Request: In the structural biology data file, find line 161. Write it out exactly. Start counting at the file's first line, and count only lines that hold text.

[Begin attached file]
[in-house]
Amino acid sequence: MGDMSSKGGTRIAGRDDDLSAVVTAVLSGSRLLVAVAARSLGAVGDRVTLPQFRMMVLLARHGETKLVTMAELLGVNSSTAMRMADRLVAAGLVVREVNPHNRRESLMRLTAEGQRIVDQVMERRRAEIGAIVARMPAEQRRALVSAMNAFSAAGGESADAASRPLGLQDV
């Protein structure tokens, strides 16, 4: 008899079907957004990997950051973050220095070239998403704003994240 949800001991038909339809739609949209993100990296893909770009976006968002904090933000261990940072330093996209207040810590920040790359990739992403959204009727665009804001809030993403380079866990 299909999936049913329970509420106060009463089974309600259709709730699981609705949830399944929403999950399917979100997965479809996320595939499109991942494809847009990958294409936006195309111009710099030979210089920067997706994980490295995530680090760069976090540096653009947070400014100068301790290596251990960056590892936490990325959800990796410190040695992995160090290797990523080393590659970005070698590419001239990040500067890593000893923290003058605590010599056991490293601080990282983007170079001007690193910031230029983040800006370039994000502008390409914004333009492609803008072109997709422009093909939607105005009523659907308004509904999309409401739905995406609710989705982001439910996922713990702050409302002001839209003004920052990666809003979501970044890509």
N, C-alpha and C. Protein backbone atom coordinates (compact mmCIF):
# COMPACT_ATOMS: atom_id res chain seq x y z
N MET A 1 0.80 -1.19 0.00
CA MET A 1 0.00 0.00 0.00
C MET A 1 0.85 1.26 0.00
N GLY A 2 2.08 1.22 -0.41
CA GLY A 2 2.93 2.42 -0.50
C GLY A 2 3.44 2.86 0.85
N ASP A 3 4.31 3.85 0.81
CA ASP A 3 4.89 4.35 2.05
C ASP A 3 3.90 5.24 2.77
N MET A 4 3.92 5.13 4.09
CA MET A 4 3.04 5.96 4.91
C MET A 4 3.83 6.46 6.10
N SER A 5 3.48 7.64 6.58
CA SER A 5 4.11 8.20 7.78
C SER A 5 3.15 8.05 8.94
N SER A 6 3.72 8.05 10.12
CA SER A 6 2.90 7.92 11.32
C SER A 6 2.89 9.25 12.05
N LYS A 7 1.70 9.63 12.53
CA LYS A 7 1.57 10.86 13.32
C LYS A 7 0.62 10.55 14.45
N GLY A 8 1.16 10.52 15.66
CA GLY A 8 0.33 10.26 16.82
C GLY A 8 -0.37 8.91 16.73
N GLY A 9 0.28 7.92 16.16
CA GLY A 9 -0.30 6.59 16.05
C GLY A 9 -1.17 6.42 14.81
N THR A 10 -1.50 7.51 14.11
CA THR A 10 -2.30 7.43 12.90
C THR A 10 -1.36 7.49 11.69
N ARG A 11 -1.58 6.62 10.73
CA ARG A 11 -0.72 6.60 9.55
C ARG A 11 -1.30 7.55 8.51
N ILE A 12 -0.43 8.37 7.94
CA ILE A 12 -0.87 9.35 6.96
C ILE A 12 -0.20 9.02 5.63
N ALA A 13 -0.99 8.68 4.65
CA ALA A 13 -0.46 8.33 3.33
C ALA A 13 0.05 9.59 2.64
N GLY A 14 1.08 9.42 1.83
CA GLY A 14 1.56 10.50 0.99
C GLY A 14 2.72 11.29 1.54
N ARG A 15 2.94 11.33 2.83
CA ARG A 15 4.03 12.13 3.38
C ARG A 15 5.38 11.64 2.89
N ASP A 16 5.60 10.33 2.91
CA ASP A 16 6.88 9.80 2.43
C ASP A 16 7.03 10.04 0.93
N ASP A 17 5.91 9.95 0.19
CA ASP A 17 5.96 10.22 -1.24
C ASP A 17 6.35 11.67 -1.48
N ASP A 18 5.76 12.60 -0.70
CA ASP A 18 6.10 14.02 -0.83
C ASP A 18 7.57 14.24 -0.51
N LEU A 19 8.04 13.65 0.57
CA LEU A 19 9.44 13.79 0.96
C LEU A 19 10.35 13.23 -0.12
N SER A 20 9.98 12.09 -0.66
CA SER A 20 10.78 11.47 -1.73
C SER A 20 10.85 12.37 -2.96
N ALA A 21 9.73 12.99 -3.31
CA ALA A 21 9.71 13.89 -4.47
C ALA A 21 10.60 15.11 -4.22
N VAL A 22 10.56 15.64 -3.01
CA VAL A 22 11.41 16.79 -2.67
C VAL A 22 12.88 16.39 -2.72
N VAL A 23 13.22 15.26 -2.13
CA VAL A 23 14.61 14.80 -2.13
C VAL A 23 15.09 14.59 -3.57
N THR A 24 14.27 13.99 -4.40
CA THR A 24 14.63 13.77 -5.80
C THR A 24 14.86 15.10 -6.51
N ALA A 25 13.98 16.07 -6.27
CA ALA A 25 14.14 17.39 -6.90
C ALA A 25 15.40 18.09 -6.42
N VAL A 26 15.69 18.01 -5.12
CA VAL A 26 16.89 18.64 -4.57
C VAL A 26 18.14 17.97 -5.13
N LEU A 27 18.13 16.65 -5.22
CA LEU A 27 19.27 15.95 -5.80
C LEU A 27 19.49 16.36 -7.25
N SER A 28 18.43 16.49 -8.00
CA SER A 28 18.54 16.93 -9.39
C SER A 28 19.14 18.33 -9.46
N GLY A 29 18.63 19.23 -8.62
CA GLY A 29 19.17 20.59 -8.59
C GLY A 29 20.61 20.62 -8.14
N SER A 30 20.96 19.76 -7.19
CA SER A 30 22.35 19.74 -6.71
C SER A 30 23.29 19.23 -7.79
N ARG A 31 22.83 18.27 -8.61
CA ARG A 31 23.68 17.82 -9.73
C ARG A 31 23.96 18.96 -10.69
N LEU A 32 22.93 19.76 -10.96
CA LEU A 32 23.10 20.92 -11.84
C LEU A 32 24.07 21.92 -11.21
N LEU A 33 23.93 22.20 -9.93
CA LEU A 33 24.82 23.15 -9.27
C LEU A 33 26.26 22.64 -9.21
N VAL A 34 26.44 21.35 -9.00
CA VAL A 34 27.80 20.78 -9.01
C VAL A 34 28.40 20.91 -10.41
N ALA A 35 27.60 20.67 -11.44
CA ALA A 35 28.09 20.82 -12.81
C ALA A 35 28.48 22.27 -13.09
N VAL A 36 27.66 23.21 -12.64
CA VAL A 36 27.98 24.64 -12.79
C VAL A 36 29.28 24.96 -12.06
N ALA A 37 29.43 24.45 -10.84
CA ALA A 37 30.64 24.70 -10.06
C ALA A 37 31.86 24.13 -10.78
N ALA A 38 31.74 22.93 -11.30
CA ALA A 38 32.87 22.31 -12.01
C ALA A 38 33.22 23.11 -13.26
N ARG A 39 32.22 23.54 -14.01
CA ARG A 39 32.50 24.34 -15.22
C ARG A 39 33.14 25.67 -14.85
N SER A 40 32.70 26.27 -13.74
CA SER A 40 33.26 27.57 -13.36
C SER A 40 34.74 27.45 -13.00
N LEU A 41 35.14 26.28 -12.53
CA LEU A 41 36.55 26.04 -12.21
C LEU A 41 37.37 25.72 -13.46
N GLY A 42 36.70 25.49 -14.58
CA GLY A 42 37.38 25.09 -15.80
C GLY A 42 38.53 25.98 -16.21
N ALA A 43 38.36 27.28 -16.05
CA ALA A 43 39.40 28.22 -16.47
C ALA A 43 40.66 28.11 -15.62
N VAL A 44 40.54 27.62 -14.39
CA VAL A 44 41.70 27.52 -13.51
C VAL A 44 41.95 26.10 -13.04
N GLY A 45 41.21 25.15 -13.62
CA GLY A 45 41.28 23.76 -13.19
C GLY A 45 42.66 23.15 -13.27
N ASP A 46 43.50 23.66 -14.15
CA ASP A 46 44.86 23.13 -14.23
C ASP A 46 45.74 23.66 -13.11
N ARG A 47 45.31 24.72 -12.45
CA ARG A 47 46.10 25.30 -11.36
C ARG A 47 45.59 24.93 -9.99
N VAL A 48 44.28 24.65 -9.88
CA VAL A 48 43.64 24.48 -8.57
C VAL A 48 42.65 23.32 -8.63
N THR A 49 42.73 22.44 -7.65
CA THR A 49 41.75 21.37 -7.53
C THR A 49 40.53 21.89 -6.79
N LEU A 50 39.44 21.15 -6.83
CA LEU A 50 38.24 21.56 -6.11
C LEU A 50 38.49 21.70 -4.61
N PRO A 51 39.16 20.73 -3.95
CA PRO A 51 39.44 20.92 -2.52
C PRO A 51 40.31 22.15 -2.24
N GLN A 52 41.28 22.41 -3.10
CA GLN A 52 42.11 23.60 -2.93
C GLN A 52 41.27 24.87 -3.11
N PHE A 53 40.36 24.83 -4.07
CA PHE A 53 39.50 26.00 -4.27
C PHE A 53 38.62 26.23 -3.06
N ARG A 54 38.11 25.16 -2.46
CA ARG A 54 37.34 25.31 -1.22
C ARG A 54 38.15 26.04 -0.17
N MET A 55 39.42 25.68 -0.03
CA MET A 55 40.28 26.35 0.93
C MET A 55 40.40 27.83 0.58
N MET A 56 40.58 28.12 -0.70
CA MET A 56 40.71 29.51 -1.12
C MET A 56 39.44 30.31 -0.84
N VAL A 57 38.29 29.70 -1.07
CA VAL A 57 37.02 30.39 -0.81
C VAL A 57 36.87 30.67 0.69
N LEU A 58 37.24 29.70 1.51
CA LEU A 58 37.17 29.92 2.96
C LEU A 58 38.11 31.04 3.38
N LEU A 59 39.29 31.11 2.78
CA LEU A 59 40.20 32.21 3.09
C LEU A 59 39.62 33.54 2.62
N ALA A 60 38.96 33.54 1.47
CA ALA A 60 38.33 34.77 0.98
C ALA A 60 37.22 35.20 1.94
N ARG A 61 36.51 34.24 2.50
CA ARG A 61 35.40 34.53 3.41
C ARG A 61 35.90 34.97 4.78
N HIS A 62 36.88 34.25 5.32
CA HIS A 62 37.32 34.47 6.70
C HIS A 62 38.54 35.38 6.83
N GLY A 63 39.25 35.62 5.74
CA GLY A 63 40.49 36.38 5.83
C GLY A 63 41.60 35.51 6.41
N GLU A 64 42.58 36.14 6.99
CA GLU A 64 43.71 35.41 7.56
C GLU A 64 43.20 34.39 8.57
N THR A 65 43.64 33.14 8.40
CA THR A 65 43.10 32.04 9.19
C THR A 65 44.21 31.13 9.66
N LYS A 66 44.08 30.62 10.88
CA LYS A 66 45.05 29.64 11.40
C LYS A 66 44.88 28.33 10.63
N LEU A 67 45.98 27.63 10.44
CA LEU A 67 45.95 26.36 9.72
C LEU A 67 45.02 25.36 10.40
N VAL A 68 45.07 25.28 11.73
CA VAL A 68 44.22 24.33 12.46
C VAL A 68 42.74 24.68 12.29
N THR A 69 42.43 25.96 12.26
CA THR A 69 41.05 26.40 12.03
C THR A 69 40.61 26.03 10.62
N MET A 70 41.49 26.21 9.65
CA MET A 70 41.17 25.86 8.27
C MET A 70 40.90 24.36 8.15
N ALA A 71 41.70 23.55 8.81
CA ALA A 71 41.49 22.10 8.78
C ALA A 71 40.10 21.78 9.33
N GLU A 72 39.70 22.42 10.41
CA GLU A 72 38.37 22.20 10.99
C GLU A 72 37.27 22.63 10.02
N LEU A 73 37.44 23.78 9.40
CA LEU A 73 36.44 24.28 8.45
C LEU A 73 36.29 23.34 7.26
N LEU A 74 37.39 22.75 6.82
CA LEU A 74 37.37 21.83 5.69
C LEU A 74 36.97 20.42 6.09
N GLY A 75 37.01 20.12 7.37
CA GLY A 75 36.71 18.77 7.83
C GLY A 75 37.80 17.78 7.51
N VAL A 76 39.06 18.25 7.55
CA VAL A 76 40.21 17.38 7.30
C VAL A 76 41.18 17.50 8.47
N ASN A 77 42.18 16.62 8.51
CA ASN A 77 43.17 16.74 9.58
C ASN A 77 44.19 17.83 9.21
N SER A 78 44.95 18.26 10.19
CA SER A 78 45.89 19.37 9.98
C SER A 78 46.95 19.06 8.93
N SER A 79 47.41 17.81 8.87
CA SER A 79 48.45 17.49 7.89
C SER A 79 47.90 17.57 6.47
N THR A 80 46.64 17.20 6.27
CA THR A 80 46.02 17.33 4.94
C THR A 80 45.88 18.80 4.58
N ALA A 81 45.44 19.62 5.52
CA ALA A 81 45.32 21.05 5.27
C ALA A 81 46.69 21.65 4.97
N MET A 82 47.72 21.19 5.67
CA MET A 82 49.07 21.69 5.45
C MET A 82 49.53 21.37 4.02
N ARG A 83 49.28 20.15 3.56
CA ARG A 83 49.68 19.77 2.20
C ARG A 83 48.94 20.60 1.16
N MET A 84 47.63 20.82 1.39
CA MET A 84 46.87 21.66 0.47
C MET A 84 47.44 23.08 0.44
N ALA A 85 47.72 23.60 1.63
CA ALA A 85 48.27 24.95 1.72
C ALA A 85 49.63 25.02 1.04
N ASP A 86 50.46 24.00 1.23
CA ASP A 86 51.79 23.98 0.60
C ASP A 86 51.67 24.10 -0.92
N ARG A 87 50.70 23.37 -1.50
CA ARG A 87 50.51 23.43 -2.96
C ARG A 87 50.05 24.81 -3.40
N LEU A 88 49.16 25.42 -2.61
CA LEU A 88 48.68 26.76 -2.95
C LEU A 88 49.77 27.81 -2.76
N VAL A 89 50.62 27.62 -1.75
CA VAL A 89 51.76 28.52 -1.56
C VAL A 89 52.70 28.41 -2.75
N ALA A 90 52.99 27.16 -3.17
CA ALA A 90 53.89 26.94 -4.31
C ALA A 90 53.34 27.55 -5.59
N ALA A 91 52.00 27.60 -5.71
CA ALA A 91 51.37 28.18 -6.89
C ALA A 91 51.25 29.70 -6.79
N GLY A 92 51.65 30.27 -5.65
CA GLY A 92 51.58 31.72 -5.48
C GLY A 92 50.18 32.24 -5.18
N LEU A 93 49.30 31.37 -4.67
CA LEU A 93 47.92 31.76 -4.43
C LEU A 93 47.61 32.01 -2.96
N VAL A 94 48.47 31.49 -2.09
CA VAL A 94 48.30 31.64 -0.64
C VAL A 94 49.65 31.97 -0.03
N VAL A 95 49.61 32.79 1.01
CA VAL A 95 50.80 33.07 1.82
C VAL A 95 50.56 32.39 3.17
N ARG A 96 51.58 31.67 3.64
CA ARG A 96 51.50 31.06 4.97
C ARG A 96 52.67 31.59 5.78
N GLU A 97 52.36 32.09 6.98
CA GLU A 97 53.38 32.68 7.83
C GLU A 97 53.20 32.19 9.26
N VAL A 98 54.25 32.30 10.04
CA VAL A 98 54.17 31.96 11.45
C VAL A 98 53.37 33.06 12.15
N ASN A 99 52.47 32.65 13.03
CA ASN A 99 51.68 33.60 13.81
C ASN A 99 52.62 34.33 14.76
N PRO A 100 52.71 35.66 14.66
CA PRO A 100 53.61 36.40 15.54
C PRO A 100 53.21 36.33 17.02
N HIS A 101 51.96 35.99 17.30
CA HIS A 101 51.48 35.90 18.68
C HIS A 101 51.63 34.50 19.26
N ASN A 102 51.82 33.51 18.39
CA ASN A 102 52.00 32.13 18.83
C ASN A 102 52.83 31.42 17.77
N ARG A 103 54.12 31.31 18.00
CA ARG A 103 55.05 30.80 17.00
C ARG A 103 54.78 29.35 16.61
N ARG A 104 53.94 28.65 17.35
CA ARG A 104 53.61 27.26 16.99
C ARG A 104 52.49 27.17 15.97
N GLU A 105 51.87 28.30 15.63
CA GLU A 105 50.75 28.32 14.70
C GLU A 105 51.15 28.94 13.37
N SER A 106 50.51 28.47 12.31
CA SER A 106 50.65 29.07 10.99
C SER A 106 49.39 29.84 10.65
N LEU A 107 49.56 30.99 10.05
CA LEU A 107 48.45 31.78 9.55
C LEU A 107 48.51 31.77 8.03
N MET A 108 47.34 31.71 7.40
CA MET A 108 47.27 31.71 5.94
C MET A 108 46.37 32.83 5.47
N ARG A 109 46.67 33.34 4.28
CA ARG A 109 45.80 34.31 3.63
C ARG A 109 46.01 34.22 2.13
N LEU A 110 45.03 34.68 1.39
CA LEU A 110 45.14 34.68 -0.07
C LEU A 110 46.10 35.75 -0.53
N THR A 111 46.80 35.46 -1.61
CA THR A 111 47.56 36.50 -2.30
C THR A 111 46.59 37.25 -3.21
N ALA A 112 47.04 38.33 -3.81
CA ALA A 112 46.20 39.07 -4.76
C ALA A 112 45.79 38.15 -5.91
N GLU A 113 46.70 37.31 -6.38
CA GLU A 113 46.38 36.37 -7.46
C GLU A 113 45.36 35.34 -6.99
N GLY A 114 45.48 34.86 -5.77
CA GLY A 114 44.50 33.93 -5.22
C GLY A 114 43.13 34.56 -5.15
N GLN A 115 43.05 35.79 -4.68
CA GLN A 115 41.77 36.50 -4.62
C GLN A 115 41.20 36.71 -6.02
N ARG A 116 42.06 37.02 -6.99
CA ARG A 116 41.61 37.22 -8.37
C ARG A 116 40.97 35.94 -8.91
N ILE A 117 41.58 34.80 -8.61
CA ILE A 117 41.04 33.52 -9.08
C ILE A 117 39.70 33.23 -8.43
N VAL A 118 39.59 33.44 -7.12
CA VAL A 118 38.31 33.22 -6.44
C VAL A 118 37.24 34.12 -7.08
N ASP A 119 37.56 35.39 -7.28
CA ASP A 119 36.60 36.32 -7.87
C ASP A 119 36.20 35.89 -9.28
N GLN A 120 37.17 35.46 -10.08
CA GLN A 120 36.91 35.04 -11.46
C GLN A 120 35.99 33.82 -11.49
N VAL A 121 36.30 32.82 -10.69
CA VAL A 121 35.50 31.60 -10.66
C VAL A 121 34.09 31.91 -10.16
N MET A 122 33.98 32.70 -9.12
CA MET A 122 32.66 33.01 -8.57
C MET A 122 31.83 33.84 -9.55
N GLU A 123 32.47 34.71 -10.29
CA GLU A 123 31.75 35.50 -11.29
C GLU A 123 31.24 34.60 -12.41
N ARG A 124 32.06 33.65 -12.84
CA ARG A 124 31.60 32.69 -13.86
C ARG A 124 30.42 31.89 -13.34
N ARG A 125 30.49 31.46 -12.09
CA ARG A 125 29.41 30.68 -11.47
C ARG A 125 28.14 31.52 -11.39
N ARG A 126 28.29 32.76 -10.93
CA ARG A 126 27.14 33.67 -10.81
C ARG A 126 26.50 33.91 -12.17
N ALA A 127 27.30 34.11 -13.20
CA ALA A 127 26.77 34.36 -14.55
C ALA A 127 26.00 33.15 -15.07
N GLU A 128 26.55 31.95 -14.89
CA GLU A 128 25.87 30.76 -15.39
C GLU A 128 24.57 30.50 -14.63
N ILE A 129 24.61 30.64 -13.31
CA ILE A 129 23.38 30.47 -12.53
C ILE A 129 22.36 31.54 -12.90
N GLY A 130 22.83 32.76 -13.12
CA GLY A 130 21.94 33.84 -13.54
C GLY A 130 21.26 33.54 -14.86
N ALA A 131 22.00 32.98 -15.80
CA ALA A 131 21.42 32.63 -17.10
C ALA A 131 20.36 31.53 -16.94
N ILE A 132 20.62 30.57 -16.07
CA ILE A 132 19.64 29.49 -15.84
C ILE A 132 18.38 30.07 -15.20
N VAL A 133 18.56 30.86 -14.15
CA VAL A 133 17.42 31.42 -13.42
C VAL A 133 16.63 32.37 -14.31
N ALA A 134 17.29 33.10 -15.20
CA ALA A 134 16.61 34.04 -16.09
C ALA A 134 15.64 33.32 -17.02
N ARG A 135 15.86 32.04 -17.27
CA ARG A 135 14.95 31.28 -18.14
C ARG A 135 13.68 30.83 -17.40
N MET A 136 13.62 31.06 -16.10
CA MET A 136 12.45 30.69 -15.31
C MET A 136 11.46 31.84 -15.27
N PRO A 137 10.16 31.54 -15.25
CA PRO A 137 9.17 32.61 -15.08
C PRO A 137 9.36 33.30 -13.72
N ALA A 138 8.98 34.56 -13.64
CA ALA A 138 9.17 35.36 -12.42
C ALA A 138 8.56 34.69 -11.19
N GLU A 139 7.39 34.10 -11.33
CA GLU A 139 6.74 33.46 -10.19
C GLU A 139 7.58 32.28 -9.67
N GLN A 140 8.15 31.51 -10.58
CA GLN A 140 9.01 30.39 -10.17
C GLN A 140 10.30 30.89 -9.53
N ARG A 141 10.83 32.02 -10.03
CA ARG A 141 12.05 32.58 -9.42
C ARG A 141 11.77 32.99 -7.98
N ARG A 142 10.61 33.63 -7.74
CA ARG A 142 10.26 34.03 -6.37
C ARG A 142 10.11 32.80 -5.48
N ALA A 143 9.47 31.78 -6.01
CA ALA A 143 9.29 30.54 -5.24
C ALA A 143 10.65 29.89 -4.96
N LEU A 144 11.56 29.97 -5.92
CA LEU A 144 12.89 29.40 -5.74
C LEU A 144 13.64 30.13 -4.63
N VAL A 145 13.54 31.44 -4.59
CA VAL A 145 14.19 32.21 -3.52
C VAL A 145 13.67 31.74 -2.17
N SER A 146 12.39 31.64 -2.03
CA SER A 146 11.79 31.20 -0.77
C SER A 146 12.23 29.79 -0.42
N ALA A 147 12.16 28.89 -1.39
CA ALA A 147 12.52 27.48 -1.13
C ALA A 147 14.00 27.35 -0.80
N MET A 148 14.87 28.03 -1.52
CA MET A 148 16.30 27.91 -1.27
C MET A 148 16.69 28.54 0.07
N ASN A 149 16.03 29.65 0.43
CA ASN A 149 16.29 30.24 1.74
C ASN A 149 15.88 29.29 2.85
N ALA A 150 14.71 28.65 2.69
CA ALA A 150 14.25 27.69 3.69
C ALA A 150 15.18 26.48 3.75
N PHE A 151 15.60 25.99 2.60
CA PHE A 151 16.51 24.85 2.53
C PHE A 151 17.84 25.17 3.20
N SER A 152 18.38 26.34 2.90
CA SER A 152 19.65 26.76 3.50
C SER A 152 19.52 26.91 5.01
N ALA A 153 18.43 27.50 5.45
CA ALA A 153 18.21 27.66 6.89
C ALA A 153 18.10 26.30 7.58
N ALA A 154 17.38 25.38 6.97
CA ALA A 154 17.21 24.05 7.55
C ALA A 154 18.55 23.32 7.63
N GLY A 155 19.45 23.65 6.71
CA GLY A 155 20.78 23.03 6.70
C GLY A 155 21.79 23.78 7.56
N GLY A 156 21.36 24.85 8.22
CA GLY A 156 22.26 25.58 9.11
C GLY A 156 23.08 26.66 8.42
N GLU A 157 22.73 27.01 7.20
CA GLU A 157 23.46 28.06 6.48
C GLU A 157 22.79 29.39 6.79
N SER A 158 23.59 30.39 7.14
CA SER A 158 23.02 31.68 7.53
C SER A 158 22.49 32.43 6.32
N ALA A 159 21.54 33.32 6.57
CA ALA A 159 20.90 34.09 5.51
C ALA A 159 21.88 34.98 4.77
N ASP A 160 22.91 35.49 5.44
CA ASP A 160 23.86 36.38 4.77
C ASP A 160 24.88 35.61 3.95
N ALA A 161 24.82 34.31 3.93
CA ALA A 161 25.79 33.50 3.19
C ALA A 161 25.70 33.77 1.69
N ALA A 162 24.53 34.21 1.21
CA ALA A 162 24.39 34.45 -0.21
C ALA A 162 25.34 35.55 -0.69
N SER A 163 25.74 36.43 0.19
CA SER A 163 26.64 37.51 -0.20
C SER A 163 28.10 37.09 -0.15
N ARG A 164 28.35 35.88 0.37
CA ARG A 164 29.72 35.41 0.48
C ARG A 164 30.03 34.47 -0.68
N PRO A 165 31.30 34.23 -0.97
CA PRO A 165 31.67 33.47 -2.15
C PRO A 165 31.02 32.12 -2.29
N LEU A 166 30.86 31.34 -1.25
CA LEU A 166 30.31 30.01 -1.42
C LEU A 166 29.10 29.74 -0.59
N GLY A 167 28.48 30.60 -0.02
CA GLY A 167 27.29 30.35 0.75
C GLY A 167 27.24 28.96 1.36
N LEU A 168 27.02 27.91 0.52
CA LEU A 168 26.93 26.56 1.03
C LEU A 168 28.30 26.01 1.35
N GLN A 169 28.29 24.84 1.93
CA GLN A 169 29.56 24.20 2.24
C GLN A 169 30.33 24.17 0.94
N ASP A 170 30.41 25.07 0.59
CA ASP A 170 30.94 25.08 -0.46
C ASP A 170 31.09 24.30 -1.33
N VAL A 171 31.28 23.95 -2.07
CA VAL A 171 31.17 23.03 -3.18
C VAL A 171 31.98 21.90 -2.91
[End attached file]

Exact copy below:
C GLN A 52 41.27 24.87 -3.11